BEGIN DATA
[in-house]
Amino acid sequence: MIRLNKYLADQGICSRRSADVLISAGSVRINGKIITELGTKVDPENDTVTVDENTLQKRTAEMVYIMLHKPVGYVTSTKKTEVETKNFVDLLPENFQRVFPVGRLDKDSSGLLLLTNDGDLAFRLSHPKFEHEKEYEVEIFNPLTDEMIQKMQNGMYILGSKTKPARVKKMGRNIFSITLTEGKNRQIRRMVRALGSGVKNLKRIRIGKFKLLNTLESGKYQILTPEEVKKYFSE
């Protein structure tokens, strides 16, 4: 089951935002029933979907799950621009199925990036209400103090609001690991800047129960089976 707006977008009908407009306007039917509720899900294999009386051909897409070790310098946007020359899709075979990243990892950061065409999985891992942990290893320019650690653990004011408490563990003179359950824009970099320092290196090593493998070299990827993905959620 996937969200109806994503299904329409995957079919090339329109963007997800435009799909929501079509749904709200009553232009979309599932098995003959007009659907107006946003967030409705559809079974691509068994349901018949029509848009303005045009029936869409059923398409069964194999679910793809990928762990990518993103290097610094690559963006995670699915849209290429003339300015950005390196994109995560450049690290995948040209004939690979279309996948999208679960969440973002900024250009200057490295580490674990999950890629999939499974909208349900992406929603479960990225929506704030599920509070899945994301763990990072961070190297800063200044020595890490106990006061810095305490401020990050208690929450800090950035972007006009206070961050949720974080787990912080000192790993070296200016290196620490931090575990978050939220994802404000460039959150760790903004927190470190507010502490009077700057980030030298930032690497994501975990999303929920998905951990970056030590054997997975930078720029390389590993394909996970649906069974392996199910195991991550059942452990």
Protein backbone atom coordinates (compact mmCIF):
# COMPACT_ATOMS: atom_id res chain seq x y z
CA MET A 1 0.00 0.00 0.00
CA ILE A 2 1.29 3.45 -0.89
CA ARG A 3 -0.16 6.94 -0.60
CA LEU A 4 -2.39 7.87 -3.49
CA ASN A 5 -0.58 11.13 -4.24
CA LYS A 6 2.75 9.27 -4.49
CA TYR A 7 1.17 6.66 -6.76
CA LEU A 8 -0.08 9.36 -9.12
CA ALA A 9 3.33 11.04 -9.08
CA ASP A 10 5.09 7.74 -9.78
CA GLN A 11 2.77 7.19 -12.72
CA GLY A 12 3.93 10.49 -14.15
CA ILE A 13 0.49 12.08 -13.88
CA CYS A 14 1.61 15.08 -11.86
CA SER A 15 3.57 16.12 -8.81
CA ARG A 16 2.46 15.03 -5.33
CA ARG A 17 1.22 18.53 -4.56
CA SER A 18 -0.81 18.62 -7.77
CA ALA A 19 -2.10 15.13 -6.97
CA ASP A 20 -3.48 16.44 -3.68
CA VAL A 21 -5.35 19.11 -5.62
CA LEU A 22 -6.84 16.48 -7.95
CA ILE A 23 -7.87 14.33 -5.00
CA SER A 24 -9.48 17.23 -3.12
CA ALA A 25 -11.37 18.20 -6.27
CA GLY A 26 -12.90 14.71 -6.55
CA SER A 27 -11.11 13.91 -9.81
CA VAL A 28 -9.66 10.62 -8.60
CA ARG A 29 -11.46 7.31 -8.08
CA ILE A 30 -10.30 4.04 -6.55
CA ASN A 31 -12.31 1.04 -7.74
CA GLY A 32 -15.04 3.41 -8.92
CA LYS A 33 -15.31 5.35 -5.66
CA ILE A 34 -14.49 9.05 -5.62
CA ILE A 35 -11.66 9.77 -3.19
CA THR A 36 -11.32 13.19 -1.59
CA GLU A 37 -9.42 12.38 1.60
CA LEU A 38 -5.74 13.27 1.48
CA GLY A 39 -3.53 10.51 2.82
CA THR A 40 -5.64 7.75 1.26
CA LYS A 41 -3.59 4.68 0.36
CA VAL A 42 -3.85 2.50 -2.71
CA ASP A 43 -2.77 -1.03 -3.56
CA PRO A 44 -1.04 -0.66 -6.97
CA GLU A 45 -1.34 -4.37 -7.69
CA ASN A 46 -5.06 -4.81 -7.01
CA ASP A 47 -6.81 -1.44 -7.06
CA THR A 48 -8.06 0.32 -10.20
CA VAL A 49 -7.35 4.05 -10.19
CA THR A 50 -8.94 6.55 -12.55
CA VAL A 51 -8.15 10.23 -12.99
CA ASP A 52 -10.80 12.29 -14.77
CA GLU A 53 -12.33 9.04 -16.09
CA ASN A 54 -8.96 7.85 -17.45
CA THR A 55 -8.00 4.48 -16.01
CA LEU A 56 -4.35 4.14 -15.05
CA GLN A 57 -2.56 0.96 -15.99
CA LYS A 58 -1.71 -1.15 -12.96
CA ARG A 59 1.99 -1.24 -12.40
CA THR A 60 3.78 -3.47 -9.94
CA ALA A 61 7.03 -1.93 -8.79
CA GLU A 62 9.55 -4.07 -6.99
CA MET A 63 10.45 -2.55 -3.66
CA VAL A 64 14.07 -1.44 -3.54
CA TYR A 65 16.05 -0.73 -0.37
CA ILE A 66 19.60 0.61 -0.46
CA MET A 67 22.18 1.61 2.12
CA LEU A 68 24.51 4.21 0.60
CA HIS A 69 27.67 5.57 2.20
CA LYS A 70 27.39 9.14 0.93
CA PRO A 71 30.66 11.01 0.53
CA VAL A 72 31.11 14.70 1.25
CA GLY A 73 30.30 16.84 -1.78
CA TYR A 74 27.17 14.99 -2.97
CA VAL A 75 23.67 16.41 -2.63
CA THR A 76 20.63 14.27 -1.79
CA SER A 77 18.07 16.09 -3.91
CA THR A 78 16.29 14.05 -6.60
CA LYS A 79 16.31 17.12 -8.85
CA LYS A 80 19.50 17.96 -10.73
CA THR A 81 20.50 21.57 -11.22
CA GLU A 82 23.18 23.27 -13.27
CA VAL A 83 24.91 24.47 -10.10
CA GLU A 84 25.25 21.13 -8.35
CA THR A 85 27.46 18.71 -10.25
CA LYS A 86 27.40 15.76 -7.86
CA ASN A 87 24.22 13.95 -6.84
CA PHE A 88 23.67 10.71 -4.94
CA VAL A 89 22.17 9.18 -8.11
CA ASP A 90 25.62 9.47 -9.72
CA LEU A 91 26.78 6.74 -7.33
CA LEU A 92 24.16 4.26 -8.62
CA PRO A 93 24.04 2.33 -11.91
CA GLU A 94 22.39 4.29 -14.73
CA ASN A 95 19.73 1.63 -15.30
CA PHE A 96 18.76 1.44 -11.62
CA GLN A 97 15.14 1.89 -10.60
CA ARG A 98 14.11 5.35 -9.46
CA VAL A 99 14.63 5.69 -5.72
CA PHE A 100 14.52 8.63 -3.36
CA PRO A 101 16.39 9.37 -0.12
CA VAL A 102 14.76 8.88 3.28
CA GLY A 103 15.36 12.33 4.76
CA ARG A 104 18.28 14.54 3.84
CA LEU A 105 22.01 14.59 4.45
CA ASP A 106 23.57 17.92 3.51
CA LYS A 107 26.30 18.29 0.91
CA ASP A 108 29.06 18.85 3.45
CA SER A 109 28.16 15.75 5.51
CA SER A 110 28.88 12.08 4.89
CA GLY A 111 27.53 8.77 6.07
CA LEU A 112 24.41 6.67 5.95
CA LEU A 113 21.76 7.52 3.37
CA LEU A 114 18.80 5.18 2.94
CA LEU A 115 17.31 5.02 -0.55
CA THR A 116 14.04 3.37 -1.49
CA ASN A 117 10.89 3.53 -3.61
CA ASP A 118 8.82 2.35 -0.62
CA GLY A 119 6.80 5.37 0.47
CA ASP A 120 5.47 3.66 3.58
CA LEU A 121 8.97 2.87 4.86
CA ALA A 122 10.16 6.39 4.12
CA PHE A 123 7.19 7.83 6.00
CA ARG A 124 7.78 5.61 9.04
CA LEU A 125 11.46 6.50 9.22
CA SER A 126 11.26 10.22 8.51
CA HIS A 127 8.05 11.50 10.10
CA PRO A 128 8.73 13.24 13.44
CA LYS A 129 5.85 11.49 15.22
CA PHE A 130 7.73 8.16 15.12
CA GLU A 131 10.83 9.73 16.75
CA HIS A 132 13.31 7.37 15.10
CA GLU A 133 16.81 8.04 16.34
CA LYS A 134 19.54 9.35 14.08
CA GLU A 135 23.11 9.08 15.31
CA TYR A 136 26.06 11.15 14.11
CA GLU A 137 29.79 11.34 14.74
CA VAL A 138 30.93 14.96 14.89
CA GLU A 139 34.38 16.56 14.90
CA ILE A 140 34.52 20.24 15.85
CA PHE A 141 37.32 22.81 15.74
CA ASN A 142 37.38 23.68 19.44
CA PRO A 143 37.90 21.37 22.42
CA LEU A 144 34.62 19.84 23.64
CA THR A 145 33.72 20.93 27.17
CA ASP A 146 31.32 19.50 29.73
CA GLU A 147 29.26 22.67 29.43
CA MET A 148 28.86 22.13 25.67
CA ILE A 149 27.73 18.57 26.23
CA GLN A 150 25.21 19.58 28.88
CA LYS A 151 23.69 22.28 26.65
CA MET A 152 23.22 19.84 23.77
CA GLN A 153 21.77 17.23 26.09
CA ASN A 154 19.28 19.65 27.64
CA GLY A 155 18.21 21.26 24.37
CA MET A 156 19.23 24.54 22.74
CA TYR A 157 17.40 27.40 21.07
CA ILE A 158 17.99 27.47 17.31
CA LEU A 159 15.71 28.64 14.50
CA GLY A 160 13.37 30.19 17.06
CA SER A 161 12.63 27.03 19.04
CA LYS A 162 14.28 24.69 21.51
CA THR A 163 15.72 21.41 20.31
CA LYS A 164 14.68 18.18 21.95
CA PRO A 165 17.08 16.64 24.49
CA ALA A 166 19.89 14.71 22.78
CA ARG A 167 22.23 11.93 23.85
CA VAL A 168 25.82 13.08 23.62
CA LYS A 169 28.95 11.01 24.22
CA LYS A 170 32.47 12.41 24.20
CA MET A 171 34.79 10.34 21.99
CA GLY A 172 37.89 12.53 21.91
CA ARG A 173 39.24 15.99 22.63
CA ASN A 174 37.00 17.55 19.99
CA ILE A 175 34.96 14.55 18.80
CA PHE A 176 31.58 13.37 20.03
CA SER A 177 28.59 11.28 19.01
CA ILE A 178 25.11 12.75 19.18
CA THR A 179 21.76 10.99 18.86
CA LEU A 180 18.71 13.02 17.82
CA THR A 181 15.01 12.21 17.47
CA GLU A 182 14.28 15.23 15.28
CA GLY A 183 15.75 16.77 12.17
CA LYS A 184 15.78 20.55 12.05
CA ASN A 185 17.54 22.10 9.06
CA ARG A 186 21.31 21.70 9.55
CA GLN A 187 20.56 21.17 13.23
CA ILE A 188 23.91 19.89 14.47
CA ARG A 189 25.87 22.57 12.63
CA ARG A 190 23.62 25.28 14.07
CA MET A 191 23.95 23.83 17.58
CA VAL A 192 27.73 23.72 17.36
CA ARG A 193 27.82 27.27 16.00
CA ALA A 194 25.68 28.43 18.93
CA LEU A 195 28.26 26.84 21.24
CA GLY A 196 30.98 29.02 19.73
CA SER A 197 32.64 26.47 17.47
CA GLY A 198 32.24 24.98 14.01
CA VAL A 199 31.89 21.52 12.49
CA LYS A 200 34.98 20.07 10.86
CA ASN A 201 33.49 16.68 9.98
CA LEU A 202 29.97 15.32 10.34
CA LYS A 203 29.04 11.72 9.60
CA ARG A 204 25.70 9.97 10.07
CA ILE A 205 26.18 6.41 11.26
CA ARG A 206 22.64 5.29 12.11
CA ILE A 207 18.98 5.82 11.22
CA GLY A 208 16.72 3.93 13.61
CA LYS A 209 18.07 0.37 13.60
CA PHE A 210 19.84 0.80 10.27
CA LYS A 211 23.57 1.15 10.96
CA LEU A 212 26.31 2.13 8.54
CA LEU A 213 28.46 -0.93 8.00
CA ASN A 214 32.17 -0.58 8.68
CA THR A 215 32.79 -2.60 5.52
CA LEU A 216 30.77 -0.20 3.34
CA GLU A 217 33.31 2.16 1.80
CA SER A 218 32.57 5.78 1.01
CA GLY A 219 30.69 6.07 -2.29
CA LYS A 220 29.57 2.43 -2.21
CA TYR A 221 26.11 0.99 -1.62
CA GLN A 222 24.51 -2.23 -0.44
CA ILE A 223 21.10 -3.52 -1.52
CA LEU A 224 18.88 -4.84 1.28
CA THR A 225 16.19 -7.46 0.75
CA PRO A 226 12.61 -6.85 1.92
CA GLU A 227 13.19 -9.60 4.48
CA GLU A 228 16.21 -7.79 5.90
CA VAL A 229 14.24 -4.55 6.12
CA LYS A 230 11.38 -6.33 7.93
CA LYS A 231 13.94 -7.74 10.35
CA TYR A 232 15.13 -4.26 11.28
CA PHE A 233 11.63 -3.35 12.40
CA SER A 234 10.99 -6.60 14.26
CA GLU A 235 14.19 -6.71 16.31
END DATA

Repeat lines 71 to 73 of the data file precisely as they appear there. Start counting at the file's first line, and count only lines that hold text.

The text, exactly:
CA ILE A 66 19.60 0.61 -0.46
CA MET A 67 22.18 1.61 2.12
CA LEU A 68 24.51 4.21 0.60